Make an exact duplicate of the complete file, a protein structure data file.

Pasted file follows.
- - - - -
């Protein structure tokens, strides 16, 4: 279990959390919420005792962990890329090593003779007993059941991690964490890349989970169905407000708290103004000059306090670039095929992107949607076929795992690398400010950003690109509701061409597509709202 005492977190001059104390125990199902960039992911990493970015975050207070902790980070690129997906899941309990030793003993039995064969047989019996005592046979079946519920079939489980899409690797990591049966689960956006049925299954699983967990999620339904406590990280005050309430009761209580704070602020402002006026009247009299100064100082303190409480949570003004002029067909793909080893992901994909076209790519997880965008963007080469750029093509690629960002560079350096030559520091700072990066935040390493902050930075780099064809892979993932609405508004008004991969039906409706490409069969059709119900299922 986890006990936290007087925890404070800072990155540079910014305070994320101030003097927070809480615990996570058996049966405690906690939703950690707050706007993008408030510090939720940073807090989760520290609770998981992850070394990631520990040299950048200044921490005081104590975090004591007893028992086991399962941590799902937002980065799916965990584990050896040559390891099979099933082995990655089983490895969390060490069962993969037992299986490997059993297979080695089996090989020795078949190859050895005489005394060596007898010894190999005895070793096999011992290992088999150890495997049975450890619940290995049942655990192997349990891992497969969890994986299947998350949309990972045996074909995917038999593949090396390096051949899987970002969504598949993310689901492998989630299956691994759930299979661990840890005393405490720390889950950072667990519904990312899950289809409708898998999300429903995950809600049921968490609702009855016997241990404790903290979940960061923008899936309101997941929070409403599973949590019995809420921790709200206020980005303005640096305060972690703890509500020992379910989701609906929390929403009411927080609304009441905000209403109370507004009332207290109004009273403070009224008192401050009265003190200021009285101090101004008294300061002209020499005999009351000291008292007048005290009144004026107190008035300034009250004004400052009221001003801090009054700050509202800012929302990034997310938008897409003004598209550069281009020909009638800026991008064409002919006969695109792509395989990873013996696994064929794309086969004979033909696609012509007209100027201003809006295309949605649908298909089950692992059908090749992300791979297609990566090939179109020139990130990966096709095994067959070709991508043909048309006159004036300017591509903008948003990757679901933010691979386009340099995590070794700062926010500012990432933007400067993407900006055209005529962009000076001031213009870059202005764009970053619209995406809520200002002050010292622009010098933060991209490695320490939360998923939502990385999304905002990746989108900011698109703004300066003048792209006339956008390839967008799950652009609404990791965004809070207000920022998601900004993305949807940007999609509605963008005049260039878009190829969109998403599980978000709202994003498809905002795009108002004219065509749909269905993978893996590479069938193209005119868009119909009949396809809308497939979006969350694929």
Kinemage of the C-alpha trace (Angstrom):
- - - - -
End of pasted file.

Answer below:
């Protein structure tokens, strides 16, 4: 279990959390919420005792962990890329090593003779007993059941991690964490890349989970169905407000708290103004000059306090670039095929992107949607076929795992690398400010950003690109509701061409597509709202 005492977190001059104390125990199902960039992911990493970015975050207070902790980070690129997906899941309990030793003993039995064969047989019996005592046979079946519920079939489980899409690797990591049966689960956006049925299954699983967990999620339904406590990280005050309430009761209580704070602020402002006026009247009299100064100082303190409480949570003004002029067909793909080893992901994909076209790519997880965008963007080469750029093509690629960002560079350096030559520091700072990066935040390493902050930075780099064809892979993932609405508004008004991969039906409706490409069969059709119900299922 986890006990936290007087925890404070800072990155540079910014305070994320101030003097927070809480615990996570058996049966405690906690939703950690707050706007993008408030510090939720940073807090989760520290609770998981992850070394990631520990040299950048200044921490005081104590975090004591007893028992086991399962941590799902937002980065799916965990584990050896040559390891099979099933082995990655089983490895969390060490069962993969037992299986490997059993297979080695089996090989020795078949190859050895005489005394060596007898010894190999005895070793096999011992290992088999150890495997049975450890619940290995049942655990192997349990891992497969969890994986299947998350949309990972045996074909995917038999593949090396390096051949899987970002969504598949993310689901492998989630299956691994759930299979661990840890005393405490720390889950950072667990519904990312899950289809409708898998999300429903995950809600049921968490609702009855016997241990404790903290979940960061923008899936309101997941929070409403599973949590019995809420921790709200206020980005303005640096305060972690703890509500020992379910989701609906929390929403009411927080609304009441905000209403109370507004009332207290109004009273403070009224008192401050009265003190200021009285101090101004008294300061002209020499005999009351000291008292007048005290009144004026107190008035300034009250004004400052009221001003801090009054700050509202800012929302990034997310938008897409003004598209550069281009020909009638800026991008064409002919006969695109792509395989990873013996696994064929794309086969004979033909696609012509007209100027201003809006295309949605649908298909089950692992059908090749992300791979297609990566090939179109020139990130990966096709095994067959070709991508043909048309006159004036300017591509903008948003990757679901933010691979386009340099995590070794700062926010500012990432933007400067993407900006055209005529962009000076001031213009870059202005764009970053619209995406809520200002002050010292622009010098933060991209490695320490939360998923939502990385999304905002990746989108900011698109703004300066003048792209006339956008390839967008799950652009609404990791965004809070207000920022998601900004993305949807940007999609509605963008005049260039878009190829969109998403599980978000709202994003498809905002795009108002004219065509749909269905993978893996590479069938193209005119868009119909009949396809809308497939979006969350694929």
Kinemage of the C-alpha trace (Angstrom):